Where Do We Stand? What Next?

By: Mohammad Aburumman

تم نشره في Mon 20 June / Jun 2016. 11:00 PM
  • Mohammad Aburumman

According to political tradition, literature, and protocol, the government’s response to His Majesty’s Letter of Designation should be comprehensive to all the aspects entailed. While assuming that is integral, we had hoped the response —the plan— would be unconventional, or at least carry some added value focal points revolved around imbalances and concerns with the government and the people. That it would provide a holistic view, with priorities that should lead real reforms, followed later by the details of the executive plan.

Yes; there are highlights, and yes; it is an executive plan, laying out a roadmap for ministries over the next phase, but much of it is just a lot of details. We want highlights, not in the context of replies or theoretical promises, but of serious consideration to induce a qualitative change of course, in order to overcome the variety of hindrances in primary policy.

The government, for example, pledged to safeguard the work of the Independent Elections Commission (IEC). They should have elaborate more; perhaps reassure us that there will be no official intervention in the works of the IEC or the results of the Elections, given the importance of these elections in terms of prefacing for the arrival of a strong active parliament that would restore balance to the works of Authorities. The success of this phase sends out a strong political message to reinforce the creation of a suitable political atmosphere.

In regards to the budget; there is the dilemma of indebtedness and deficit. Mindfully, the government avoided talking about electricity and water, for the meantime at least, until the elections, as instructed by the decision maker. Nonetheless, Jordanians need to be enlightened in regards to this issue, and the types of solutions on the table.

Now, the government did speak about lowering the public debt to GDP ratio from94 to 77 per cent, in accordance to the arrangement with the International Monetary Fund (IMF), granted; but we need to be informed of the major aspects of change and reformation in order to achieve these goals; how will the government approach the issues of income taxation and the conditions of the Fund, the issues of tax evasion, and the development of the Department in such a way that would enable them to pursue evaders. There should be a straightforward official message in this regard.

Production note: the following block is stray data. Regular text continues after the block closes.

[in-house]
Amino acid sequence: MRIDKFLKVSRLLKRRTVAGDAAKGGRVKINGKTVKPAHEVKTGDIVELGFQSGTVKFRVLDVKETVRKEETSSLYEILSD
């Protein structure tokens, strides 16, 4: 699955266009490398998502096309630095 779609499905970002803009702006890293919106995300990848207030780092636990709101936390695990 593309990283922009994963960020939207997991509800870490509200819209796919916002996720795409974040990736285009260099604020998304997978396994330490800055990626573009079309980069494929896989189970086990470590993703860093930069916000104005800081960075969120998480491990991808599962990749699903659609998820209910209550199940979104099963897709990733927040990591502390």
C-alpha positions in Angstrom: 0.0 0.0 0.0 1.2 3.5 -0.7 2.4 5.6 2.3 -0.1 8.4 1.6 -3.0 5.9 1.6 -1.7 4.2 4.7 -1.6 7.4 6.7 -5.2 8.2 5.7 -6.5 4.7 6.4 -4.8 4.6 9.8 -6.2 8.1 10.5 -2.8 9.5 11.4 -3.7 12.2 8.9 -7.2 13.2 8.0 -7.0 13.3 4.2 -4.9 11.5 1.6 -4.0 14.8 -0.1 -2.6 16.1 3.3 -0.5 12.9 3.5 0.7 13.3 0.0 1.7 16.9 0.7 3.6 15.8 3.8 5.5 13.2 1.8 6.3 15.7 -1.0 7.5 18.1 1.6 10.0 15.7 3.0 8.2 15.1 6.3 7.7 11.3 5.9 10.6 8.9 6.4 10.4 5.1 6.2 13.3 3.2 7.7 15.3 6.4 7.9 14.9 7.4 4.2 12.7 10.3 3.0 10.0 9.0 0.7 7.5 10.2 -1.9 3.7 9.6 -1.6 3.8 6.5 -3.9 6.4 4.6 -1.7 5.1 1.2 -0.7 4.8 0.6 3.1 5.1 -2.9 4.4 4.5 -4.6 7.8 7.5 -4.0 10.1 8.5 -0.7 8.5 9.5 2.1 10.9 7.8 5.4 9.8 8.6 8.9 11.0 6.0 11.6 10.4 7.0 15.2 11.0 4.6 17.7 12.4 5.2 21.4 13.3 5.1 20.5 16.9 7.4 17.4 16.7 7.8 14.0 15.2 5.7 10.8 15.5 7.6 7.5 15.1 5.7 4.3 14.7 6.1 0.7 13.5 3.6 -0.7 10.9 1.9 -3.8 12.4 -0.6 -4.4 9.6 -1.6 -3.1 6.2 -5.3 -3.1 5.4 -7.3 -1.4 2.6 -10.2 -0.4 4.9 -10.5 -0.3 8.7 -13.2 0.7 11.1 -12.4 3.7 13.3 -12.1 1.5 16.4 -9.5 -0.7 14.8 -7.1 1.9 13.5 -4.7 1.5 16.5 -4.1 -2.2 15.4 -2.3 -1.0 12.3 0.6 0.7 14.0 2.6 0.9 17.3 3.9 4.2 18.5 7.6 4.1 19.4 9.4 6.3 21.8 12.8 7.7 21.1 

The same goes for the issues of employment and the domestic labour marker; what is the real executive plan to address the necessity to restructure the market and fix its major imbalances, integrate Jordanian labour, and develop the legal frameworks of employment and labour in such a way that would ensure such a successful transition?

In terms of education; with discretion, the government brought up technical issues, but left out concerns of a hidden curriculum that is intended to address the qualification of teachers, even though there are unpublished studies on the top stashed away in the decision maker’s drawers on the importance of the teacher’s curriculum in the educational process. More so, the plan did not discuss developing education curriculums to platform the transition to critical thinking and research.

Similarly, in regards to higher education, the government spoke about the gradual termination of the parallel programme, and on changes to admission policies, but did not discuss means by which the financial weight can be compensated, nor on quota admissions.

Therefore, should the government intend to stay in office for the next 4 years, and indeed they intend to, we demand a clearer reform programme that minds major imbalances, and second; provides the necessary turning points, convincingly, for the people to realise we are facing fundamental changes as well as a totally different government; that we are not going in circles with our issues culminating infinitely.

We need the government to tell us; where do we stand? What next?

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